Posts Tagged ‘restaurant’
This may not be the final post in the series, but writing a business plan is one of the key steps necessary to opening a brew pub or starting most any business. You need the business plan to apply for financing or perhaps to secure a lease or even a key permit or license. Writing a business plan is work. A great amount of time can be spent refining a business plan and more business plans get written than get financed.
Writing an entire business plan was never a goal of this blog series, but providing some of the numbers, resources, and information that goes into a business plan was among the goals. I found a pub business plan posted online that was made available for free, specifically to help others open a bar. Brewing beer was not part of this business plan. It is dated but with the exception of including brewing as part of the operations and brewmaster among the key staff it has all the major sections you can expect to see in the average business plan.
It is still available on the forum I found it, but I also put a copy on WordPress.com to ensure that it remains available as long as this blog is online. The numbers are mostly all there, but need to be revised and adapted for the new decade and British Columbia. Part of that work was done by me in my big spreadsheet post. I thought we should look at the major sections of an actual business plan and the information they should contain. Potential investors and funders will want answers and if you don’t even know the questions, you will look foolish in a key meeting that may determine the future of your dream.
You can’t anticipate every question, but the most important questions such as the experience of the team, the depth of the market and industry research, the veracity of the sales forecasts, the details of the startup costs, these can be researched and written up prior to any important meetings.
Read the rest of this entry »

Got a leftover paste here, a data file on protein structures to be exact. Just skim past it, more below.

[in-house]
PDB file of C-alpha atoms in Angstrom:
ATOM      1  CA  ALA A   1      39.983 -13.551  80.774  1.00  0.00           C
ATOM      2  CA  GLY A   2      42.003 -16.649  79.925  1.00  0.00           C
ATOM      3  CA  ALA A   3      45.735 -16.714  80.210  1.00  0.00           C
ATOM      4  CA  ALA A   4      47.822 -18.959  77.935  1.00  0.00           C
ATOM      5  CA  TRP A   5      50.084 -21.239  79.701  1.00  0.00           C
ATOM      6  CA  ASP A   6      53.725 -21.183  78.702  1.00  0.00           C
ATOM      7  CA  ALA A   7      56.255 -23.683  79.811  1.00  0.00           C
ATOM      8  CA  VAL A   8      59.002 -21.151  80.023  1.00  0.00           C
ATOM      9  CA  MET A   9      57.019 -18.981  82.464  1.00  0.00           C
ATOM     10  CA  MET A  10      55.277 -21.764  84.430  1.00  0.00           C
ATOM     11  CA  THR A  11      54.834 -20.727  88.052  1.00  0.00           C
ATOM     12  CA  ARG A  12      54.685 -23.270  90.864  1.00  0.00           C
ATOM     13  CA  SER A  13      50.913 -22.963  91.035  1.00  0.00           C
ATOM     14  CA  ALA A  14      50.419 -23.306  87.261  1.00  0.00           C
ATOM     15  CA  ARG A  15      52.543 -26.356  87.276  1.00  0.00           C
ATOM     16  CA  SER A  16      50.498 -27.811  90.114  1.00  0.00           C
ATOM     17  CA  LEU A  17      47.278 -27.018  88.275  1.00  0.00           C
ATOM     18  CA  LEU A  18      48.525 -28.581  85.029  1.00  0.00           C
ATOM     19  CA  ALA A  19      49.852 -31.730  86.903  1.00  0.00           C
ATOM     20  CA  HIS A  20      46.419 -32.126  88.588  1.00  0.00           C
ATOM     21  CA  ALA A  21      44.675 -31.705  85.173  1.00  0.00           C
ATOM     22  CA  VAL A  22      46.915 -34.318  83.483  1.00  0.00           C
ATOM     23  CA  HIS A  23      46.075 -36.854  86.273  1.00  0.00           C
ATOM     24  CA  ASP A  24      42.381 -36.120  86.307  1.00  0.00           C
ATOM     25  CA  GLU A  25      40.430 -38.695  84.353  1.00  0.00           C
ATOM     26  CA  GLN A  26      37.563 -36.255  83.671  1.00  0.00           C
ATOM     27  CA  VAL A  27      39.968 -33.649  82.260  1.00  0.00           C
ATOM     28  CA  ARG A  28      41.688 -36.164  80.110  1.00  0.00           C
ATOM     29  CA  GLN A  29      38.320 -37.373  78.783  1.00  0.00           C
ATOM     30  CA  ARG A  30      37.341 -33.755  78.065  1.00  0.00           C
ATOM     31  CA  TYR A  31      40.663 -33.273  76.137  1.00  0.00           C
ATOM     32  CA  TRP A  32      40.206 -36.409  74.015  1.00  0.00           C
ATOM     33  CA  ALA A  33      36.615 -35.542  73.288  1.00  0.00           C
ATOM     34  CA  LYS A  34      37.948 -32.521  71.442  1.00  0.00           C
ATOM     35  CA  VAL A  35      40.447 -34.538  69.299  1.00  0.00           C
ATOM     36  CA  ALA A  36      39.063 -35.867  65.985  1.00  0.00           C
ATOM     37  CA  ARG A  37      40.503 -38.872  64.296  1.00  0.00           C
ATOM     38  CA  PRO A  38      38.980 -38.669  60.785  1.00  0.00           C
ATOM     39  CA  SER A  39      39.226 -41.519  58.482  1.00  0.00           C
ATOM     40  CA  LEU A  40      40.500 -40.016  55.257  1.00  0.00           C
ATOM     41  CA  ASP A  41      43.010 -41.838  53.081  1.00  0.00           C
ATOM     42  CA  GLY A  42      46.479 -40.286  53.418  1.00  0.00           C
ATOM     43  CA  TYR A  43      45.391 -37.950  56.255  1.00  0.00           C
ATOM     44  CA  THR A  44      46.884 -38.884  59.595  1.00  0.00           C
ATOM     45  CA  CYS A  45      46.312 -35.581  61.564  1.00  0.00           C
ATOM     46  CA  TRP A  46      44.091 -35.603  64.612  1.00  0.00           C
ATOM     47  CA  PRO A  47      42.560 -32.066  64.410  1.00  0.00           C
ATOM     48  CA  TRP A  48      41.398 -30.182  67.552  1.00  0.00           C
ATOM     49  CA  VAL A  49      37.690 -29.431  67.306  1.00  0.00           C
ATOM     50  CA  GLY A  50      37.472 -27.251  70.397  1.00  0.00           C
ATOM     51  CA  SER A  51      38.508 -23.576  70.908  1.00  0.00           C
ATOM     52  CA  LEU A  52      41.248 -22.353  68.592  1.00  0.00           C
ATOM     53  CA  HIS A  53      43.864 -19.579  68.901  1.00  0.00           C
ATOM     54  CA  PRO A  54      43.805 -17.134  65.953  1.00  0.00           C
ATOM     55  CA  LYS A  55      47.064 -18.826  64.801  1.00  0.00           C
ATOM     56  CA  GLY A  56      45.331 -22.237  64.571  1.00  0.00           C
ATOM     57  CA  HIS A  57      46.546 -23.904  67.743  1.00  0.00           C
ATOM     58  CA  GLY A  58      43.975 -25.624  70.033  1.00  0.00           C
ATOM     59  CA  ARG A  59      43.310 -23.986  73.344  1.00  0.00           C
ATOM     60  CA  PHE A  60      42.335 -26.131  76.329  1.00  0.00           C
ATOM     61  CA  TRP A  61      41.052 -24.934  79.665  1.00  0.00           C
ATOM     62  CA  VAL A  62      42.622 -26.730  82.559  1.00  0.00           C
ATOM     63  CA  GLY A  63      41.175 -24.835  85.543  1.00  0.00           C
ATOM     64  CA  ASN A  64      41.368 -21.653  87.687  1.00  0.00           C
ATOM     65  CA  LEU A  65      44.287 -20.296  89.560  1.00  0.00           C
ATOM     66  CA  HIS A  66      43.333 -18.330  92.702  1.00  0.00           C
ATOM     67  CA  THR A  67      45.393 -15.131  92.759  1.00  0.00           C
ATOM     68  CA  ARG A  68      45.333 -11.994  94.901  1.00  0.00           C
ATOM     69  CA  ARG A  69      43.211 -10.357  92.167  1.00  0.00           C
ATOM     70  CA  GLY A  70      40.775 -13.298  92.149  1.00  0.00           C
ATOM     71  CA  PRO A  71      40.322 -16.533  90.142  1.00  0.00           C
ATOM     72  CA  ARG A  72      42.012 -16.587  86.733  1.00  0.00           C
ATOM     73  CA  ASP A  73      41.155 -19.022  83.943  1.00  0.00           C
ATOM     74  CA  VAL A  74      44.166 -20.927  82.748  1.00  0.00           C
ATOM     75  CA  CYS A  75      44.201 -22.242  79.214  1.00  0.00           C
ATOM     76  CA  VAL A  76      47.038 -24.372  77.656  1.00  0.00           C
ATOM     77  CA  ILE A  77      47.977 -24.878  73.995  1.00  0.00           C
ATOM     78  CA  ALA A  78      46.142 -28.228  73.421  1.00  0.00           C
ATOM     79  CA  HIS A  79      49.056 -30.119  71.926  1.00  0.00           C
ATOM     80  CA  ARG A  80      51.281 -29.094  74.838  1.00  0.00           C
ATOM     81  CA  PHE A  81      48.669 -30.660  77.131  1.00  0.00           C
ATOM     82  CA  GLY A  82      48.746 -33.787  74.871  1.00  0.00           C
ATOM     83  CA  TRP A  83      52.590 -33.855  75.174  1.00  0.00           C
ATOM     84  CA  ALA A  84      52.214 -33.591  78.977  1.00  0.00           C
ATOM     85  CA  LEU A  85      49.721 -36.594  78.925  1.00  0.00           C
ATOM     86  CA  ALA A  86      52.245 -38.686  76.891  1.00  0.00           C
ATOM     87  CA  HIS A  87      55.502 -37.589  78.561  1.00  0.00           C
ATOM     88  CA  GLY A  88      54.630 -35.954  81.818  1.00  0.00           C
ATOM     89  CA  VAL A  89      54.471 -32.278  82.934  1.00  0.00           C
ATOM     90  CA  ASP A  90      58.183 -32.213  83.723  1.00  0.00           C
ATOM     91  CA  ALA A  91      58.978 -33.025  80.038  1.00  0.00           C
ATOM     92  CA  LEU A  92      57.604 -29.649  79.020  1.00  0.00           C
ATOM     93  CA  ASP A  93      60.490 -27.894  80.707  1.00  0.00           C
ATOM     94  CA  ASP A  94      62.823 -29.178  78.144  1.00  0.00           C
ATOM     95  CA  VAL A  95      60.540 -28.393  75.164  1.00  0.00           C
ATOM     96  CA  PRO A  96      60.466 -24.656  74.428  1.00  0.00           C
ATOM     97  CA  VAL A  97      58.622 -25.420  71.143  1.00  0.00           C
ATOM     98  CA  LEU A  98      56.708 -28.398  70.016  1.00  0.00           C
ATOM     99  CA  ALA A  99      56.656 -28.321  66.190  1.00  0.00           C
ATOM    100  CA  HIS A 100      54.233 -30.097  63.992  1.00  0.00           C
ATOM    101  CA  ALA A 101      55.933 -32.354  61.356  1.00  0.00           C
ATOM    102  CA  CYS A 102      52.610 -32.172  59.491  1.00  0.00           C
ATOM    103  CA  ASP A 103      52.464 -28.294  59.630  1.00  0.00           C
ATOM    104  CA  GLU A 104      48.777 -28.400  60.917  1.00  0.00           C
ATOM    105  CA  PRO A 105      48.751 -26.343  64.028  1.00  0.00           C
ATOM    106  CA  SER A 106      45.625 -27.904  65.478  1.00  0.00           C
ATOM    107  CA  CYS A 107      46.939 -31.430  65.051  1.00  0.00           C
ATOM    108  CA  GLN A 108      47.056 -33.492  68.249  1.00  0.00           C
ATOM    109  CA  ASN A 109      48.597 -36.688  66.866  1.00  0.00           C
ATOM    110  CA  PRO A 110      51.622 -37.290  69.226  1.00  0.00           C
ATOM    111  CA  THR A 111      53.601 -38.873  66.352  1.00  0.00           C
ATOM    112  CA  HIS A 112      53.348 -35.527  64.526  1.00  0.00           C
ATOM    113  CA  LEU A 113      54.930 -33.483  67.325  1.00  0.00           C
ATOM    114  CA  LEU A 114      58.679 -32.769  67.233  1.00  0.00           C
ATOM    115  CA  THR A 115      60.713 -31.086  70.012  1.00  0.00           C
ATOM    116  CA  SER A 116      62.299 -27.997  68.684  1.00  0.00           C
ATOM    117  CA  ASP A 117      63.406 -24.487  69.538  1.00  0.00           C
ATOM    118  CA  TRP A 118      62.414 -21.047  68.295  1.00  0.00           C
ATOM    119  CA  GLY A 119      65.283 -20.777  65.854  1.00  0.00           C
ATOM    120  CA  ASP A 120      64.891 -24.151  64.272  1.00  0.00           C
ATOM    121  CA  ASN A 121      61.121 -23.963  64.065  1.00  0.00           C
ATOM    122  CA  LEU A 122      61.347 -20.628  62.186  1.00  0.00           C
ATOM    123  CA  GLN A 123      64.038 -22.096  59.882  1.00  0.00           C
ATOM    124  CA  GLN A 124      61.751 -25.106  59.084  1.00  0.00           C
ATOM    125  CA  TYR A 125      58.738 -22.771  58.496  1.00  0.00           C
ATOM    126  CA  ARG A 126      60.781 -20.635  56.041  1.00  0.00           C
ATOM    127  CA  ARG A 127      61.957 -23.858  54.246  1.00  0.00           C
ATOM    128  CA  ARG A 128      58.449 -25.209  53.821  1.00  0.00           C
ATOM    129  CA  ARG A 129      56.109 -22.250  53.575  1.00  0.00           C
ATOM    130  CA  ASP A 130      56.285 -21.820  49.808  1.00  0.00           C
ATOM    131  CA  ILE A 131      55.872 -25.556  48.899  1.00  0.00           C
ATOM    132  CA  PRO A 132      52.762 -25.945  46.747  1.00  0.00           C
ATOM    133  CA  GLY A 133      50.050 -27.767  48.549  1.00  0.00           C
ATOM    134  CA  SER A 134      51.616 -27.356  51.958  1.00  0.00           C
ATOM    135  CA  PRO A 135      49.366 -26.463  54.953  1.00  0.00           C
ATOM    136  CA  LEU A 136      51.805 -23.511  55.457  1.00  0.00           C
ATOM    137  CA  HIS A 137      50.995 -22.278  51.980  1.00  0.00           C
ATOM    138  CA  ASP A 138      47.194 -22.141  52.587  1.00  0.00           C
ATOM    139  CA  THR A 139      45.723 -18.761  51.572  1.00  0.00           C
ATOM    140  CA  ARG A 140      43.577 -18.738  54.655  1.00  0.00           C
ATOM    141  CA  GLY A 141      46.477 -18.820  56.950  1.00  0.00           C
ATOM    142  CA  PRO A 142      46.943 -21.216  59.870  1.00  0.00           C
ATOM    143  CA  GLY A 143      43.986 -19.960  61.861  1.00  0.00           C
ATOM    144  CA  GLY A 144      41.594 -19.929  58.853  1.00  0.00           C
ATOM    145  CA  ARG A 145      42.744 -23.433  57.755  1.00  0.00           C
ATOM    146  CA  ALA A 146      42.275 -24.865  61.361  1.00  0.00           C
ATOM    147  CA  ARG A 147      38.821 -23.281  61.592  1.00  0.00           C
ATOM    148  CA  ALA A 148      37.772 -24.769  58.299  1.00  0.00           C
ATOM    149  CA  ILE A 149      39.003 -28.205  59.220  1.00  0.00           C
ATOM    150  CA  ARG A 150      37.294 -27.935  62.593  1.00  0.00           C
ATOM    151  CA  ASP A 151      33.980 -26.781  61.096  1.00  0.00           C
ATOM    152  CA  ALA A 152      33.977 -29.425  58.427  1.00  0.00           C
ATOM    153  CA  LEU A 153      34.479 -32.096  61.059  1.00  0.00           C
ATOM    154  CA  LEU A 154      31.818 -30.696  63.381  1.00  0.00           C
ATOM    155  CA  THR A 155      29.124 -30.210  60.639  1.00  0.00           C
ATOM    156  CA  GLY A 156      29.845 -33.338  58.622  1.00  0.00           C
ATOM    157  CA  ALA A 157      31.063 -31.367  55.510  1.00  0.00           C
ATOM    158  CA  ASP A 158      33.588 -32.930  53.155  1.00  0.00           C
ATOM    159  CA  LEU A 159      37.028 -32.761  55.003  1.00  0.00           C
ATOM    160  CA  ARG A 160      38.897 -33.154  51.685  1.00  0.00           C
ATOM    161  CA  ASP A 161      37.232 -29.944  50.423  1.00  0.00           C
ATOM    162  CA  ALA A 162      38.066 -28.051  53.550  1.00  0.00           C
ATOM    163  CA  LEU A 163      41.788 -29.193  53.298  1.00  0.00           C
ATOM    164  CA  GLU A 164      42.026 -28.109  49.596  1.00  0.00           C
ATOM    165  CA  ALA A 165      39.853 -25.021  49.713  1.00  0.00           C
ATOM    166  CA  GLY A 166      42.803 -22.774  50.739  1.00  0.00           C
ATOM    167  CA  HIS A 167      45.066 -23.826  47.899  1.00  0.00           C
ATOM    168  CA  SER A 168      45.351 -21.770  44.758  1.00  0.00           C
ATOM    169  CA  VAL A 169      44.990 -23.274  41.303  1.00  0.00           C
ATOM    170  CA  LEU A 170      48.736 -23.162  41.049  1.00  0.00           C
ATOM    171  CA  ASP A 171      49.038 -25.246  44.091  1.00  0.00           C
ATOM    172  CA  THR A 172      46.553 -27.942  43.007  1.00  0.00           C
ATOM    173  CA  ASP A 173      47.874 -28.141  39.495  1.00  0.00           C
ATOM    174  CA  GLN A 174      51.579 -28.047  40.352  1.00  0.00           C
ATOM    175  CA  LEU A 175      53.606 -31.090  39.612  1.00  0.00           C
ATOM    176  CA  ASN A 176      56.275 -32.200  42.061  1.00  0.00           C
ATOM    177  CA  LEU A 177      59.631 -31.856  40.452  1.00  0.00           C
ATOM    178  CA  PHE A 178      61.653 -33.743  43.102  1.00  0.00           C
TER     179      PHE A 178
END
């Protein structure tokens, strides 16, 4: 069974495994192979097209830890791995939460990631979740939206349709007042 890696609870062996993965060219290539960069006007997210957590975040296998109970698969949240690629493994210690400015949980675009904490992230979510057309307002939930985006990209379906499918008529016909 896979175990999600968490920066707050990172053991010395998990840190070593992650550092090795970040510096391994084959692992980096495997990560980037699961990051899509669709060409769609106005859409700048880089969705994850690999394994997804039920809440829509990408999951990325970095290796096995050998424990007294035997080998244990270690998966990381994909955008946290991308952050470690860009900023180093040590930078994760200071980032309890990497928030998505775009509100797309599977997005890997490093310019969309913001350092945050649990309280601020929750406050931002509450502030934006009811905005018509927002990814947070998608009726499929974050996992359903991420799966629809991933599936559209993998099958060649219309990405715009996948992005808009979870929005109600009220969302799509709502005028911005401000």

Another dry but necessary set of costs to estimate when planning to open a bar, is the equipment and construction necessary to install an efficient commercial kitchen. Hopefully, I can both make this more interesting and less anal than my list of equipment I developed and priced for our fictitious brew pub. Now that I’m approximately half way through the process, I sort of wished I had selected a location, and made explicit the square footage and liquor license size.
I’m not a greedy man. I think a liquor license for over 100 people but under 200 is large. If I had a license like that and could just plop down a pub wherever I like, I would. Alas, this series isn’t about what I want. It is being written for the benefit of the community of craft beer lovers in BC to, hopefully, take some of the guess work, and even the leg work, out of opening a pub, or in this case, a brew pub.
Many restaurants open and close every year in BC, so finding a location with some of this equipment installed or finding some of this equipment used isn’t hard. Once again determining whether something is used but in extremely serviceable shape or whether something is going to need replacing very soon is a skill and a risk you take when purchasing used equipment. It is my intention to price out new equipment. But as I alluded to earlier I’m not sure what type of equipment this brew pub kitchen needs. I’ve worked on quick service and cafe business plans several times. I mentioned the W2 Cafe which should be opening next Friday, as an example of a real venue that I provided advice and expertise to. Our proposed brew pub will need a much larger and full featured kitchen than was included in the W2 business plan, but does it have to have a deep fryer? Are we specializing in Greek food?
I’ll be hosting an exploration of pairing ales with Indonesian food on July 14 in the intimate setting of Balilicious. Most Asian restaurants only offer a selection of mass-market lager and Guinness. This delicious dinner will demonstrate the excellent options other beer styles offer, which are always available at Balilicious:
- Gado Gado Salad & Special House Peanut Sauce
- Perkedel Jagung (corn fritters)
- Martabak Asin (Indonesian beef pancake)
Main (choose when reserving this dinner)
- Kari Ayam (red curry chicken) or
- Sayur Kari (red curry veggies) or
- Rendang Sapi (dry curry beef brisket) or
- Ikan Bali (fried fish filet in tamarind chilli garlic sauce)